All Tours: 58

Chinese immigrants came to Idaho in the mid to late 19th century. At its peak, the Chinese people made up 30% of Idaho’s population. Working as railroad workers, miners, farmers, merchants, and more,…
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Considered the largest privately-owned university in the United States, Brigham Young University offers a unique experience and a rich history. Founded in 1875 as an academy for students of all ages,…
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Utah is primarily known as the headquarters and cultural hearth of Mormonism, or the Church of Jesus Christ of Latter-day Saints. However, some of Utah’s earliest roots center around its established…
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The historic Greek Orthodox Church located in Salt Lake City, the Holy Trinity, was filled with Greek adults and youth on Friday night for a social dance. The minister of the church greeted couples as…
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From 1945 to 1993, over one thousand atomic weapons were detonated as part of the United States Nuclear Testing Program. In the years between 1951 and 1962, these tests were performed above ground at…
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Congress passed the first Homestead Act in 1862. It opened millions of acres for Americans to settle outside of cities. The plots were generally 160 acres, and the opportunities west of the…
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Perhaps the first two characteristics that come to mind when someone mentions Utah are “Mormons” and “the great outdoors.” Although Alaska and California are tied for the most national parks (with…
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Beneath the serene landscape of southern Colorado’s arid foothill country are the remnants of two forgotten worlds. Far beneath it all are the remains of prehistoric plants and animals, decayed and…
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The Intermountain West region has long had a connection with cinema, especially that of science fiction. From alien planets to mysterious military bases to the stomping grounds of radioactive…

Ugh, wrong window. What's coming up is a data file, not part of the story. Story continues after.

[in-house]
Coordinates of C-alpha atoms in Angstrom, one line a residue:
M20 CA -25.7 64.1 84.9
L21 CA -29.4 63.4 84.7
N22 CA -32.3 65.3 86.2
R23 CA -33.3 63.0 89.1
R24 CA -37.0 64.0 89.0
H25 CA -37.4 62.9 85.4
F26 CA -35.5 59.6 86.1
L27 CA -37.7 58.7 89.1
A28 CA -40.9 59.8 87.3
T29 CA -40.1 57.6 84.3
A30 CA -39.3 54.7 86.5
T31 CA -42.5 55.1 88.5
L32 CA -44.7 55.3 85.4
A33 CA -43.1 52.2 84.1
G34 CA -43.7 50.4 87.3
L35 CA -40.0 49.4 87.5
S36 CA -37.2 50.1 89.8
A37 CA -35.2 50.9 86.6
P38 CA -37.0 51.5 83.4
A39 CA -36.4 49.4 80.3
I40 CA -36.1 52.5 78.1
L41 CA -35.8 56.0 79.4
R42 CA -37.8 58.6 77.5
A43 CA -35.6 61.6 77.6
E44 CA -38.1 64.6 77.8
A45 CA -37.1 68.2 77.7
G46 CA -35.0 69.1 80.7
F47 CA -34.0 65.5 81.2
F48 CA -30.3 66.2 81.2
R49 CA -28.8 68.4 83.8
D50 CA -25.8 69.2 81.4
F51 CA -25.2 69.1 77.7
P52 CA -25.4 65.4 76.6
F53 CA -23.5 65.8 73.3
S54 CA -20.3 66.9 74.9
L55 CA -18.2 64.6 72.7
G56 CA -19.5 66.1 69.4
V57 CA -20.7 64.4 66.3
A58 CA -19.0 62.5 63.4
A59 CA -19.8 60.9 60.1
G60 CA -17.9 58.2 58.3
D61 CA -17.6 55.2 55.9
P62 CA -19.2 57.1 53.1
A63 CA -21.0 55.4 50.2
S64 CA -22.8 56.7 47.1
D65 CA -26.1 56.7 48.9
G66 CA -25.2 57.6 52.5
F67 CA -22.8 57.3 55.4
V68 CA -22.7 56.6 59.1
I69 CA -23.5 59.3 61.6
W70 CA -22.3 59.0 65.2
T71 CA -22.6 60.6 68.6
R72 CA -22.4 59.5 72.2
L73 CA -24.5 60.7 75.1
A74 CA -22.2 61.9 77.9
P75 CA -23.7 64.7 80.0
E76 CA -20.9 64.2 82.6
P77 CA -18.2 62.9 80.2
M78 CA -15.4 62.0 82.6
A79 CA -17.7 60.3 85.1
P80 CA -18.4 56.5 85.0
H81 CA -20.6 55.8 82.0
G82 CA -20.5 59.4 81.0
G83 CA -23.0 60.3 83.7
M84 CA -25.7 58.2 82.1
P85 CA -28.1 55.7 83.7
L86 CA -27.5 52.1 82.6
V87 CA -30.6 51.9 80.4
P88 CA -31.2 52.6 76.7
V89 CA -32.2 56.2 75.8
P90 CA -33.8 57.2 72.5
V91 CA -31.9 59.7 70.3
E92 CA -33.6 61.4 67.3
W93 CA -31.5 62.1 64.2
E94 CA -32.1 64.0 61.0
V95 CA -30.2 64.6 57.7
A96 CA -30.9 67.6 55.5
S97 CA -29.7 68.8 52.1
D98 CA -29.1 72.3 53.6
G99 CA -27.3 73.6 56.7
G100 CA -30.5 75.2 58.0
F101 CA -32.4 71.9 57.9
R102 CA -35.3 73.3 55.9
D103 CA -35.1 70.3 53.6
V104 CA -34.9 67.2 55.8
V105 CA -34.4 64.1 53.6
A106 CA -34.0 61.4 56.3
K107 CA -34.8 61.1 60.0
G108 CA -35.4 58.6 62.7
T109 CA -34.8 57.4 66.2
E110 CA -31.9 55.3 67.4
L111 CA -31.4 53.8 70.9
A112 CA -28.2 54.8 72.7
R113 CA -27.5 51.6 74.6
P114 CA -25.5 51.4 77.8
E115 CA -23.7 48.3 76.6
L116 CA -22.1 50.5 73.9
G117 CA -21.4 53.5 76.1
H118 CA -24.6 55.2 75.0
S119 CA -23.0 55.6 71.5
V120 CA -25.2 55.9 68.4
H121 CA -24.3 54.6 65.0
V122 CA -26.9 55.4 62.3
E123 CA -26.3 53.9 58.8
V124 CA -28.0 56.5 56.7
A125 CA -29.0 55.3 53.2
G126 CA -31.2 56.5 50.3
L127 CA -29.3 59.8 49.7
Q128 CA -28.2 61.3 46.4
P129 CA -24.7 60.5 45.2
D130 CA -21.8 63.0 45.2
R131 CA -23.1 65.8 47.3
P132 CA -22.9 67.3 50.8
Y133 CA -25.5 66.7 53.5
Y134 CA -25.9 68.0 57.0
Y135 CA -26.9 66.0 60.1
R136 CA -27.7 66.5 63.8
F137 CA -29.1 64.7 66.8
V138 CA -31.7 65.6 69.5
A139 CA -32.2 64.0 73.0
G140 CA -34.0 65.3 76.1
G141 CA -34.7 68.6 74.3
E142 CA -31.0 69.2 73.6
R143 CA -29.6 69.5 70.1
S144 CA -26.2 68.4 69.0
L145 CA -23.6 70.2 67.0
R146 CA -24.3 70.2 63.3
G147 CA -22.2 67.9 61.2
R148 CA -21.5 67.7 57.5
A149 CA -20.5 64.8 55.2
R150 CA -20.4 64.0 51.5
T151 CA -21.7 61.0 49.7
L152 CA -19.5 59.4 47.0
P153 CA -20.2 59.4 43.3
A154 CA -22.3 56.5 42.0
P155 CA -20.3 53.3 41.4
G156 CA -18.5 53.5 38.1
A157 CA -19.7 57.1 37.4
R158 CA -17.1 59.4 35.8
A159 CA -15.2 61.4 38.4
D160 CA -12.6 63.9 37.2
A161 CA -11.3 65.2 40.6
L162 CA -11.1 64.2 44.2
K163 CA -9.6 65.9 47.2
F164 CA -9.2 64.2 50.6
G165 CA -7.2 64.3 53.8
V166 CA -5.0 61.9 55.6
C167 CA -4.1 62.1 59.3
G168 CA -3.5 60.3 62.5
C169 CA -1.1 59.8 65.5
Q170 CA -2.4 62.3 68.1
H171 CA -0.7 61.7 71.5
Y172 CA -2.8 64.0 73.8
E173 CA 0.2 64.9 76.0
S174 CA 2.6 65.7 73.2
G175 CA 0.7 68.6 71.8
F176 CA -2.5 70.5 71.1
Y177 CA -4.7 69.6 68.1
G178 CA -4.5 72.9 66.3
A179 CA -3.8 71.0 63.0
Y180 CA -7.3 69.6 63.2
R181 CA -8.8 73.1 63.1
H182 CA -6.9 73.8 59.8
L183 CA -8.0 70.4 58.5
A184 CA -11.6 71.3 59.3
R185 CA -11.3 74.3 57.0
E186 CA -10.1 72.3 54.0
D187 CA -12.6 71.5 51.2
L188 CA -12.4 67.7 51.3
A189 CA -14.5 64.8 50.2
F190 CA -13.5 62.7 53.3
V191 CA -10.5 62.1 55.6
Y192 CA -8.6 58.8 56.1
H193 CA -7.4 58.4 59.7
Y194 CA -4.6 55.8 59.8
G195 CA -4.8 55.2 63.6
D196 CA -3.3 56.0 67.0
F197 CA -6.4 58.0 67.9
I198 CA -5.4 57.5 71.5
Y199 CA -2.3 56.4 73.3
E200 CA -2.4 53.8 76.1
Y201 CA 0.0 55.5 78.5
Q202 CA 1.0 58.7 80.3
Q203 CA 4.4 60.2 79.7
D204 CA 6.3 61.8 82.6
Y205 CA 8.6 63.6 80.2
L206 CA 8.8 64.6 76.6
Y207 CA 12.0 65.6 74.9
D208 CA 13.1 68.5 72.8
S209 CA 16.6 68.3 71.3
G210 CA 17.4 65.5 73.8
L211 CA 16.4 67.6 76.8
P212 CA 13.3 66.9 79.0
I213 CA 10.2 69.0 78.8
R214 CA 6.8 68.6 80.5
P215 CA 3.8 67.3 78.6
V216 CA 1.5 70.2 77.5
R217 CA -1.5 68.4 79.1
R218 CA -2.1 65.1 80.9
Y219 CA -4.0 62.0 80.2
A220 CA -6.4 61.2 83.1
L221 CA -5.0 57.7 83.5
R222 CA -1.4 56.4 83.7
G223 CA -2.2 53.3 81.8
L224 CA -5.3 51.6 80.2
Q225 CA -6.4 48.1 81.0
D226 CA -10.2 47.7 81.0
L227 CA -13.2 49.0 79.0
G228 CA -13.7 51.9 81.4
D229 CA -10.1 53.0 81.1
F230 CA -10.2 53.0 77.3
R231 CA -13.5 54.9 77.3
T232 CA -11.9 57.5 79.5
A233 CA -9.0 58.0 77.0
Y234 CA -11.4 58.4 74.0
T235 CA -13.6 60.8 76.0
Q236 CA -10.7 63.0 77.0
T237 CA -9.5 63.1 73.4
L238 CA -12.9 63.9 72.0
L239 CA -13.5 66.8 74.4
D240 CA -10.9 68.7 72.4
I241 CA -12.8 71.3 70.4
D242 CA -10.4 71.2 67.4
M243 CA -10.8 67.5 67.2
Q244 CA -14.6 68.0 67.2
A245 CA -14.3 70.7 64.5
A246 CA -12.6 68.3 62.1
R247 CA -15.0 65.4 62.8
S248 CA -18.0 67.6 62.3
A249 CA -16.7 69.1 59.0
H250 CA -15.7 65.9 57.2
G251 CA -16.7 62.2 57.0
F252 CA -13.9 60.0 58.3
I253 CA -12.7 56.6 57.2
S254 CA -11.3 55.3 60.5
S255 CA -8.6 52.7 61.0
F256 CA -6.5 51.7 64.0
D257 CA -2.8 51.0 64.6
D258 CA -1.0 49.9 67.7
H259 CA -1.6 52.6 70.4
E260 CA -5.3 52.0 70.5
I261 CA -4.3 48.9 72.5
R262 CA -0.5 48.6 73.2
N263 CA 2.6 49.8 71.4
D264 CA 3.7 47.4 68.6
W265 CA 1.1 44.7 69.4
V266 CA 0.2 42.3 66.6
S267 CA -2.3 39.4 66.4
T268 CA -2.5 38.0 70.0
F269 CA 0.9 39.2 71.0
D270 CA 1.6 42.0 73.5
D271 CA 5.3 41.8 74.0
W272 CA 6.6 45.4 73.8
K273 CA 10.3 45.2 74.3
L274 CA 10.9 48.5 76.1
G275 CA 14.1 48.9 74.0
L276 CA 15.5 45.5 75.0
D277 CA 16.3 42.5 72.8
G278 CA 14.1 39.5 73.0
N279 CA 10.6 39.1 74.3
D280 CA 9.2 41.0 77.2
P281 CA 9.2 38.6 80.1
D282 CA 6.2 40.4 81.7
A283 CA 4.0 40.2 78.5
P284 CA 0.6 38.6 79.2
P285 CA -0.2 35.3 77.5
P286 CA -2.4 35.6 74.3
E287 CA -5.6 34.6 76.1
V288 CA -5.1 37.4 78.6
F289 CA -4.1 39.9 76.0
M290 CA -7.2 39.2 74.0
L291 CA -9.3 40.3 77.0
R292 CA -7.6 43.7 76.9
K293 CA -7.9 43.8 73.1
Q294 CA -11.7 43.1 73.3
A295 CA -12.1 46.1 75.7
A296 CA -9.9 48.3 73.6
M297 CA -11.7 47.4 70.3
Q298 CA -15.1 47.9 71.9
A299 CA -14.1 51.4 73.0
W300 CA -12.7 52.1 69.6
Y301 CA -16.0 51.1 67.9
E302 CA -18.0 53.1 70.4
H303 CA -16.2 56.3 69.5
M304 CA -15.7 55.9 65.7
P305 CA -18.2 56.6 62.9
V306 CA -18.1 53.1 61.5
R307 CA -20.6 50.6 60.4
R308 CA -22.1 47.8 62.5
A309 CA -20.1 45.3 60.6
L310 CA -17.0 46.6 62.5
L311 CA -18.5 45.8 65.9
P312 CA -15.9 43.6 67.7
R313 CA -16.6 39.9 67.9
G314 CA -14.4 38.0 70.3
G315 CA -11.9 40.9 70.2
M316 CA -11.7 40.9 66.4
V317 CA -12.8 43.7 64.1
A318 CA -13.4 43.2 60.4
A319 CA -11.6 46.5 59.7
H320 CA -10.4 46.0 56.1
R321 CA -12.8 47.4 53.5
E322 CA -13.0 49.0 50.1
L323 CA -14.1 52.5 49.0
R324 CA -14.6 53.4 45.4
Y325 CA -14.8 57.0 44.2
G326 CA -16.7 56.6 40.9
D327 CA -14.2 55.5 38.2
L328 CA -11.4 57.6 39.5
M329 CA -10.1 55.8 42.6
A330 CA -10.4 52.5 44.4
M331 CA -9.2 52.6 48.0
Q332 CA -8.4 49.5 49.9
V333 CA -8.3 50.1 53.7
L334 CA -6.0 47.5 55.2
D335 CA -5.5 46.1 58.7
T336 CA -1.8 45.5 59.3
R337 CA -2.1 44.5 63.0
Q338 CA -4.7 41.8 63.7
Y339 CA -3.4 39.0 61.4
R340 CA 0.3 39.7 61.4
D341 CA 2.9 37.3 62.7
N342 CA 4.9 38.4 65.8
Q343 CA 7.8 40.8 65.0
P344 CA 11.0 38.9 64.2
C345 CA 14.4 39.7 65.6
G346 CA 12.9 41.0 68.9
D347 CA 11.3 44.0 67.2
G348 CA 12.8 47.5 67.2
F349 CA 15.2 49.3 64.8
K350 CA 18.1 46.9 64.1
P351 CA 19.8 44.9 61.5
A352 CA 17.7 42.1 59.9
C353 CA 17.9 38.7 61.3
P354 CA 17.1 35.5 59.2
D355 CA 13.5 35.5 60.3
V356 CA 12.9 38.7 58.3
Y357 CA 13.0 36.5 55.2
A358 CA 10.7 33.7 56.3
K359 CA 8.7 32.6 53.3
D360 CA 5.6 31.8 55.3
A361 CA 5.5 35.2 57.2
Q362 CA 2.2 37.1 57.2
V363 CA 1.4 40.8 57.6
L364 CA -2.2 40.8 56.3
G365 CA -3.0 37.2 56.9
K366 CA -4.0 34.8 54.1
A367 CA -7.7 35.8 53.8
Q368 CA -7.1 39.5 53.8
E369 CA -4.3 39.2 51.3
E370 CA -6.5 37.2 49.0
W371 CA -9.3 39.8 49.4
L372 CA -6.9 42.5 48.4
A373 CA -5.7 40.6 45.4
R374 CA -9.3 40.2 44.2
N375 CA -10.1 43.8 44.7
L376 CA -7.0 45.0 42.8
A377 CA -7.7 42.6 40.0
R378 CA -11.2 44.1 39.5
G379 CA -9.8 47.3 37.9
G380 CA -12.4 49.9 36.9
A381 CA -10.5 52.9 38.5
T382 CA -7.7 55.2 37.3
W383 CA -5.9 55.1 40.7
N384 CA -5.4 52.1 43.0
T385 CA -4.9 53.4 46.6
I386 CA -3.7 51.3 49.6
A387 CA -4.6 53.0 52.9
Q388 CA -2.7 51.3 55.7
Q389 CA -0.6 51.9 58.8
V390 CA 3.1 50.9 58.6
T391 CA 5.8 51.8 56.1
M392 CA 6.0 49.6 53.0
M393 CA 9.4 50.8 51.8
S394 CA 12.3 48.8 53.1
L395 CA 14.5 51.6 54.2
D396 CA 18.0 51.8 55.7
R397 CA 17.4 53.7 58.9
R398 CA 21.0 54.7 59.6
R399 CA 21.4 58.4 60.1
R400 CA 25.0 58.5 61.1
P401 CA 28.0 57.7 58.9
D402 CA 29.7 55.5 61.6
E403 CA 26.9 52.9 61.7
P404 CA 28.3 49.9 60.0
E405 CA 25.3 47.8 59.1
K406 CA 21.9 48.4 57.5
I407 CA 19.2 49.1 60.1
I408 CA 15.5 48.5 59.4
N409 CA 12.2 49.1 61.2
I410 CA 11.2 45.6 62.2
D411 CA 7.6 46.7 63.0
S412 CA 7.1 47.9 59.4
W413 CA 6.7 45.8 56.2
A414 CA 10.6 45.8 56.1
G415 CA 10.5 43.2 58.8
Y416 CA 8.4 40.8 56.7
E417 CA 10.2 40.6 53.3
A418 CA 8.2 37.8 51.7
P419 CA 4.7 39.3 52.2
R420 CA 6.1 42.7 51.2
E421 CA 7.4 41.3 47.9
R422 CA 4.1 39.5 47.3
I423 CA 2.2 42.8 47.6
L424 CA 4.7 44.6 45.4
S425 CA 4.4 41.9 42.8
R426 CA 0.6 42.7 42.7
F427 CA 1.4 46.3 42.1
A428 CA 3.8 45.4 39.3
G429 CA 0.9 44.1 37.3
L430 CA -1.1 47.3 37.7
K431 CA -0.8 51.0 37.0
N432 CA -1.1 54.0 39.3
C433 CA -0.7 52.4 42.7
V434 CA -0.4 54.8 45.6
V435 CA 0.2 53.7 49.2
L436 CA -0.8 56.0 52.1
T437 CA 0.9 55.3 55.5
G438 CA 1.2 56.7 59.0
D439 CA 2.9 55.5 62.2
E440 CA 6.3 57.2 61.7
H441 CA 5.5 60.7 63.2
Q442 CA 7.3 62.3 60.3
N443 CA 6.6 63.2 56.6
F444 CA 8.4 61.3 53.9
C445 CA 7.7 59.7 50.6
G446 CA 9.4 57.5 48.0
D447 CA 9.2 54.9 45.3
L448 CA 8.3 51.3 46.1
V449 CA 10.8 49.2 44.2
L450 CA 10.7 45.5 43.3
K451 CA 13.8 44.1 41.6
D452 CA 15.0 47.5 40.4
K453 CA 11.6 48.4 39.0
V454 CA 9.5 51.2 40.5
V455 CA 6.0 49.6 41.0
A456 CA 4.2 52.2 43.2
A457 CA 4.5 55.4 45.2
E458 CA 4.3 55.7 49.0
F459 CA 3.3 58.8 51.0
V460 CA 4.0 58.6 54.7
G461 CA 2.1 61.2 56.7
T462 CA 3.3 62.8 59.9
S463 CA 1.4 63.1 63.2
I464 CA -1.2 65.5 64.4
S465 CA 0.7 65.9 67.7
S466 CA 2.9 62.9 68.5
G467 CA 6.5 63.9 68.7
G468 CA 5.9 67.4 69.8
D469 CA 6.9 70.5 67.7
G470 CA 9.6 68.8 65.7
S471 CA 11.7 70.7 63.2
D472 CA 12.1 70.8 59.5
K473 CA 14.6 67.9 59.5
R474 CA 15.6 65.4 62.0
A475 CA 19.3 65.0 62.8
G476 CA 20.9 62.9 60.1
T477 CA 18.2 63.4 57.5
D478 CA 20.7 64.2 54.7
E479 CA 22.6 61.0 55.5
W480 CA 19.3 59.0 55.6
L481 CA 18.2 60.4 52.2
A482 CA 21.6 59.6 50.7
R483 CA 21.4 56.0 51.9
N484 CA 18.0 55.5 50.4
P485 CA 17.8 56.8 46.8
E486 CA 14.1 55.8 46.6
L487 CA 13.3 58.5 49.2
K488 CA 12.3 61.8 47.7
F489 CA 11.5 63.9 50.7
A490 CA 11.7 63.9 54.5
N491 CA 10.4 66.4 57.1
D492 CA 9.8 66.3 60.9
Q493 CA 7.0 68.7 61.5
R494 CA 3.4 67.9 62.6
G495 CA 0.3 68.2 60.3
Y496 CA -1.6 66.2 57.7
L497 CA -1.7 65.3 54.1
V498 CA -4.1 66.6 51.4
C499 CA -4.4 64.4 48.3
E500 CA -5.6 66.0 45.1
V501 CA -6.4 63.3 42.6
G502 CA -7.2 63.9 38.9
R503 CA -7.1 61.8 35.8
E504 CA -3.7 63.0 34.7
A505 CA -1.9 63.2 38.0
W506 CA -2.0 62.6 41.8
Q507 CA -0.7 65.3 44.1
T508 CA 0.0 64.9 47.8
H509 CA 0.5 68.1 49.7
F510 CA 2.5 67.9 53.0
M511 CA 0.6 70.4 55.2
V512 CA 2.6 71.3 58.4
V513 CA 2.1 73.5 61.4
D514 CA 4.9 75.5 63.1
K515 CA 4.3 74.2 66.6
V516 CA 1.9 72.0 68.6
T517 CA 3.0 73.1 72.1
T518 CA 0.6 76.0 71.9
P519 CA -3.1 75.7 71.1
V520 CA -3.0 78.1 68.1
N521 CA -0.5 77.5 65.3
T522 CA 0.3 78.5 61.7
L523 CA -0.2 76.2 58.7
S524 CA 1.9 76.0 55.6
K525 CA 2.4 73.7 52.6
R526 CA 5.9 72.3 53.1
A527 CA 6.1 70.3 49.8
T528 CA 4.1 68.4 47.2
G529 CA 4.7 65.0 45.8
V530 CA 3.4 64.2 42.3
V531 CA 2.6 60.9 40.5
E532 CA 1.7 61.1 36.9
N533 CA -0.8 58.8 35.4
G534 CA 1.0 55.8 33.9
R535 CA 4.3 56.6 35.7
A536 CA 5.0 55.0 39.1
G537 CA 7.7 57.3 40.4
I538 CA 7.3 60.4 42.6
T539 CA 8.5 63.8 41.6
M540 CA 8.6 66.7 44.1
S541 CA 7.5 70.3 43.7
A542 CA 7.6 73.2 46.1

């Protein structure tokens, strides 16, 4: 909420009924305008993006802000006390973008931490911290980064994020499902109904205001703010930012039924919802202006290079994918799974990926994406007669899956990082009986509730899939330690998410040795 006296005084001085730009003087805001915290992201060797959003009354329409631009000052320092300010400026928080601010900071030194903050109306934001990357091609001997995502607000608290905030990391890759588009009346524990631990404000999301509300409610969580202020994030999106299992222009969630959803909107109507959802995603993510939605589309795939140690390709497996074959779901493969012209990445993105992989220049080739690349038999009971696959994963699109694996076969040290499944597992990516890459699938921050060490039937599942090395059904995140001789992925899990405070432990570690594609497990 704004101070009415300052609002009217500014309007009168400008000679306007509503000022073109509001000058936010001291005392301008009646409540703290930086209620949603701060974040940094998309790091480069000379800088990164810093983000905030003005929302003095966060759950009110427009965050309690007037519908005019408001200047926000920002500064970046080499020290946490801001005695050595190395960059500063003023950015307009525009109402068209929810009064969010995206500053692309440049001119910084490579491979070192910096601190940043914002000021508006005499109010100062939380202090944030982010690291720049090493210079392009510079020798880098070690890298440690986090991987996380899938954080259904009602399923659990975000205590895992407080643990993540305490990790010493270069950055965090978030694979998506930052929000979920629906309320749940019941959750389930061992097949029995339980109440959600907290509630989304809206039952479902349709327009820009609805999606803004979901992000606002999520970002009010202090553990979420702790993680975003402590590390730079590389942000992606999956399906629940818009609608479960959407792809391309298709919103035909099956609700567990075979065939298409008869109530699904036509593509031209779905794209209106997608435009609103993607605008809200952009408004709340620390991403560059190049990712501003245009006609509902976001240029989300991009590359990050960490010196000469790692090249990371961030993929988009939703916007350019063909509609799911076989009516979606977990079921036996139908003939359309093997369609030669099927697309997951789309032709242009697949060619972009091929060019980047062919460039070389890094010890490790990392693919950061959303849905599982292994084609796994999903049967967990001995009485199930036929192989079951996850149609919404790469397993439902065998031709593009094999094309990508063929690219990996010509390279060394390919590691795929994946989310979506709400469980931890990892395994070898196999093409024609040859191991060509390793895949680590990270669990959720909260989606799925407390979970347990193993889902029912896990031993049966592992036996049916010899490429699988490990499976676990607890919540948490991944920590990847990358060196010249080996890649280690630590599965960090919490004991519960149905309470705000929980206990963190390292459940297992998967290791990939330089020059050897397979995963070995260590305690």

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A historic house museum is exactly what its title says – a house that has been turned into a museum. They often contain the inhabitants’ belongings displayed in a way that reflects their original…
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Explore the history of Fort Bridger, one of the main stops on the Overland Trail. Beginning as a trade post for the fur trade, and later an important stop for migrants heading west, Fort Bridger has…
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Virginia City put Nevada on the map for one of the greatest silver deposits found in American history. The silver mines brought men and women from all walks of life. This tour highlights the variety…
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In the decades-long fight for women’s suffrage, the territories and states in the Intermountain West were some of the first places in the United States where women won the right to vote. Women in the…
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National Parks were created, in part, to protect land and resources from development and business interests. In the process of creating them, however, American Indians who lived in park areas were…
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In early 1900’s Nevada maintained a wild west reputation through its liberal divorce laws. Reno served as America’s center for divorce for more than half of the 20th century. Many accounts of those…
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Brigadier General George R. Crook (September 8, 1830-March 21, 1890) is popularly recognized as the quintessential 'Indian Fighter' of the late nineteenth century. He frequented the entire…
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Salt Lake City’s Temple Square is more than just a place of worship, it is the administrative center of a major world religion. What began as an open-air gathering place has become an architectural…
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Utah is home to people from all over the world. From those who came as refugees to those who came willfully, Utah is a melting pot of cultures that from time to time established themselves in…
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Beginning in 1862, the Homestead Act gave any head of household over the age of 21 the right to homestead federal land. After proving up (colloquial phrase for the legal process of securing title to…